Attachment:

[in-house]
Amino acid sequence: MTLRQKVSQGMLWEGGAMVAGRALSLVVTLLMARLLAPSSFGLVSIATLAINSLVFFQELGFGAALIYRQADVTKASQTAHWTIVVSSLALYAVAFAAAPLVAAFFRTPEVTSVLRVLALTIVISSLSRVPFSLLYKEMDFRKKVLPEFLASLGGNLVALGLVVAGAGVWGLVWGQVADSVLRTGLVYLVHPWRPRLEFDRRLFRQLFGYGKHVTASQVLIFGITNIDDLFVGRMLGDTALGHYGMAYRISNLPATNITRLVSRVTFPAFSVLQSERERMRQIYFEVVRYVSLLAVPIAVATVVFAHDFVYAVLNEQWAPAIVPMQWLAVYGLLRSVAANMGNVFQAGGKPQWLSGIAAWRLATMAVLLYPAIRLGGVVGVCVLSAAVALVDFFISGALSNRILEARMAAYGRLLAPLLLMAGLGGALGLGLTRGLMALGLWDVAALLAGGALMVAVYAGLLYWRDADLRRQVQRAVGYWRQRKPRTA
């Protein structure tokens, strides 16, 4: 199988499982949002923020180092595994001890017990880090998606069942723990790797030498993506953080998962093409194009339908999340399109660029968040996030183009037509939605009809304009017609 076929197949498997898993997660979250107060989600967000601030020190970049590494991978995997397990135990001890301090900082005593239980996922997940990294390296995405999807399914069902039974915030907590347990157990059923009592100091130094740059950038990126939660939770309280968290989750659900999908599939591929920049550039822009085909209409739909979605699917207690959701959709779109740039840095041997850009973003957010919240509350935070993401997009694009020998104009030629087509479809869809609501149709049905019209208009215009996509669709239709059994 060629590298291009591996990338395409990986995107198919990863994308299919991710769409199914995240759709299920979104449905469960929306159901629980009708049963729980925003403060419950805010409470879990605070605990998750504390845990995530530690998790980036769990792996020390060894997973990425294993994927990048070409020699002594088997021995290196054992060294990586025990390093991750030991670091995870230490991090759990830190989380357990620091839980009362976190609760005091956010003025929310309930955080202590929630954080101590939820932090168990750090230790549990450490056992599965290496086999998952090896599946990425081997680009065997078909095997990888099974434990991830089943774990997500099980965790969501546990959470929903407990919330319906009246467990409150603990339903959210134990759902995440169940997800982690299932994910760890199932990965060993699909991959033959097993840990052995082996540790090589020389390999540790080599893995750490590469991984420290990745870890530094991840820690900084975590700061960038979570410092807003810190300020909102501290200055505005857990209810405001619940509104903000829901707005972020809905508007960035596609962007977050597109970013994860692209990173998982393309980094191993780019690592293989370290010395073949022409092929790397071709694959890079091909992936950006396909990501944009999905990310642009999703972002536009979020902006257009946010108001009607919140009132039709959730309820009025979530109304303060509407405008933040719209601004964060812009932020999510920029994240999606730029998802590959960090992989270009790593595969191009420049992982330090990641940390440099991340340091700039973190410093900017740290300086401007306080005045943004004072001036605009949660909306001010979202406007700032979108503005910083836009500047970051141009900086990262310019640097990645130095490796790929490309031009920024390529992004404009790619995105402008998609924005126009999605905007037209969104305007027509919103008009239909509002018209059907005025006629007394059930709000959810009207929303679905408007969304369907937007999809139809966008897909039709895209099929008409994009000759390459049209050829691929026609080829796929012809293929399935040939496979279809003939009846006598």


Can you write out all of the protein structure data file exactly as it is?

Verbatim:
[in-house]
Amino acid sequence: MTLRQKVSQGMLWEGGAMVAGRALSLVVTLLMARLLAPSSFGLVSIATLAINSLVFFQELGFGAALIYRQADVTKASQTAHWTIVVSSLALYAVAFAAAPLVAAFFRTPEVTSVLRVLALTIVISSLSRVPFSLLYKEMDFRKKVLPEFLASLGGNLVALGLVVAGAGVWGLVWGQVADSVLRTGLVYLVHPWRPRLEFDRRLFRQLFGYGKHVTASQVLIFGITNIDDLFVGRMLGDTALGHYGMAYRISNLPATNITRLVSRVTFPAFSVLQSERERMRQIYFEVVRYVSLLAVPIAVATVVFAHDFVYAVLNEQWAPAIVPMQWLAVYGLLRSVAANMGNVFQAGGKPQWLSGIAAWRLATMAVLLYPAIRLGGVVGVCVLSAAVALVDFFISGALSNRILEARMAAYGRLLAPLLLMAGLGGALGLGLTRGLMALGLWDVAALLAGGALMVAVYAGLLYWRDADLRRQVQRAVGYWRQRKPRTA
């Protein structure tokens, strides 16, 4: 199988499982949002923020180092595994001890017990880090998606069942723990790797030498993506953080998962093409194009339908999340399109660029968040996030183009037509939605009809304009017609 076929197949498997898993997660979250107060989600967000601030020190970049590494991978995997397990135990001890301090900082005593239980996922997940990294390296995405999807399914069902039974915030907590347990157990059923009592100091130094740059950038990126939660939770309280968290989750659900999908599939591929920049550039822009085909209409739909979605699917207690959701959709779109740039840095041997850009973003957010919240509350935070993401997009694009020998104009030629087509479809869809609501149709049905019209208009215009996509669709239709059994 060629590298291009591996990338395409990986995107198919990863994308299919991710769409199914995240759709299920979104449905469960929306159901629980009708049963729980925003403060419950805010409470879990605070605990998750504390845990995530530690998790980036769990792996020390060894997973990425294993994927990048070409020699002594088997021995290196054992060294990586025990390093991750030991670091995870230490991090759990830190989380357990620091839980009362976190609760005091956010003025929310309930955080202590929630954080101590939820932090168990750090230790549990450490056992599965290496086999998952090896599946990425081997680009065997078909095997990888099974434990991830089943774990997500099980965790969501546990959470929903407990919330319906009246467990409150603990339903959210134990759902995440169940997800982690299932994910760890199932990965060993699909991959033959097993840990052995082996540790090589020389390999540790080599893995750490590469991984420290990745870890530094991840820690900084975590700061960038979570410092807003810190300020909102501290200055505005857990209810405001619940509104903000829901707005972020809905508007960035596609962007977050597109970013994860692209990173998982393309980094191993780019690592293989370290010395073949022409092929790397071709694959890079091909992936950006396909990501944009999905990310642009999703972002536009979020902006257009946010108001009607919140009132039709959730309820009025979530109304303060509407405008933040719209601004964060812009932020999510920029994240999606730029998802590959960090992989270009790593595969191009420049992982330090990641940390440099991340340091700039973190410093900017740290300086401007306080005045943004004072001036605009949660909306001010979202406007700032979108503005910083836009500047970051141009900086990262310019640097990645130095490796790929490309031009920024390529992004404009790619995105402008998609924005126009999605905007037209969104305007027509919103008009239909509002018209059907005025006629007394059930709000959810009207929303679905408007969304369907937007999809139809966008897909039709895209099929008409994009000759390459049209050829691929026609080829796929012809293929399935040939496979279809003939009846006598």